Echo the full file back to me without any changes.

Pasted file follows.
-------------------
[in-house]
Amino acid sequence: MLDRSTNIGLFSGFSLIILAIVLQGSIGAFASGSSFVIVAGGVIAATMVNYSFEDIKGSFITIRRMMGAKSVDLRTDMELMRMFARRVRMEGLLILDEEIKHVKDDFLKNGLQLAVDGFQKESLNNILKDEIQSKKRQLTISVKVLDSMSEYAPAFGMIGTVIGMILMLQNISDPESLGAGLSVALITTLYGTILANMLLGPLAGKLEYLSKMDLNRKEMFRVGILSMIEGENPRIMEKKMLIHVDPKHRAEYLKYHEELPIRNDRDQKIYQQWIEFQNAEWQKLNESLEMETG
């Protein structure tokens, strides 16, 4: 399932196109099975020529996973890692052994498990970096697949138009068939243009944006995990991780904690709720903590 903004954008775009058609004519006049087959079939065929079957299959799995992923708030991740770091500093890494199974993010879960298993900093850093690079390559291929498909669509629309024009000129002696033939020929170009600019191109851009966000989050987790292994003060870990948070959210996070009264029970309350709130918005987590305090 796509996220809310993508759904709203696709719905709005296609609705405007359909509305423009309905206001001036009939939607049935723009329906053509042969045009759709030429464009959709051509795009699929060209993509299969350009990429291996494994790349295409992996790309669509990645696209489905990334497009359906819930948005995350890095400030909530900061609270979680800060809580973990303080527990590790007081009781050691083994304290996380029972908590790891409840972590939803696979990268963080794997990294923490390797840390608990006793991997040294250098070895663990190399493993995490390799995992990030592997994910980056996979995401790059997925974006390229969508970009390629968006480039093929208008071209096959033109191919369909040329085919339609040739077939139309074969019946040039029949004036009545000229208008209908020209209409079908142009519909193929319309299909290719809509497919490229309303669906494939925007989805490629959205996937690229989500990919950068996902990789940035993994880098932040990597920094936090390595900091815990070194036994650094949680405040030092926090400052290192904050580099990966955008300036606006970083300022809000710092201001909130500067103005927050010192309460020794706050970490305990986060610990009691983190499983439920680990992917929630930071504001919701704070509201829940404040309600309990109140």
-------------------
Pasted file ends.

[in-house]
Amino acid sequence: MLDRSTNIGLFSGFSLIILAIVLQGSIGAFASGSSFVIVAGGVIAATMVNYSFEDIKGSFITIRRMMGAKSVDLRTDMELMRMFARRVRMEGLLILDEEIKHVKDDFLKNGLQLAVDGFQKESLNNILKDEIQSKKRQLTISVKVLDSMSEYAPAFGMIGTVIGMILMLQNISDPESLGAGLSVALITTLYGTILANMLLGPLAGKLEYLSKMDLNRKEMFRVGILSMIEGENPRIMEKKMLIHVDPKHRAEYLKYHEELPIRNDRDQKIYQQWIEFQNAEWQKLNESLEMETG
């Protein structure tokens, strides 16, 4: 399932196109099975020529996973890692052994498990970096697949138009068939243009944006995990991780904690709720903590 903004954008775009058609004519006049087959079939065929079957299959799995992923708030991740770091500093890494199974993010879960298993900093850093690079390559291929498909669509629309024009000129002696033939020929170009600019191109851009966000989050987790292994003060870990948070959210996070009264029970309350709130918005987590305090 796509996220809310993508759904709203696709719905709005296609609705405007359909509305423009309905206001001036009939939607049935723009329906053509042969045009759709030429464009959709051509795009699929060209993509299969350009990429291996494994790349295409992996790309669509990645696209489905990334497009359906819930948005995350890095400030909530900061609270979680800060809580973990303080527990590790007081009781050691083994304290996380029972908590790891409840972590939803696979990268963080794997990294923490390797840390608990006793991997040294250098070895663990190399493993995490390799995992990030592997994910980056996979995401790059997925974006390229969508970009390629968006480039093929208008071209096959033109191919369909040329085919339609040739077939139309074969019946040039029949004036009545000229208008209908020209209409079908142009519909193929319309299909290719809509497919490229309303669906494939925007989805490629959205996937690229989500990919950068996902990789940035993994880098932040990597920094936090390595900091815990070194036994650094949680405040030092926090400052290192904050580099990966955008300036606006970083300022809000710092201001909130500067103005927050010192309460020794706050970490305990986060610990009691983190499983439920680990992917929630930071504001919701704070509201829940404040309600309990109140």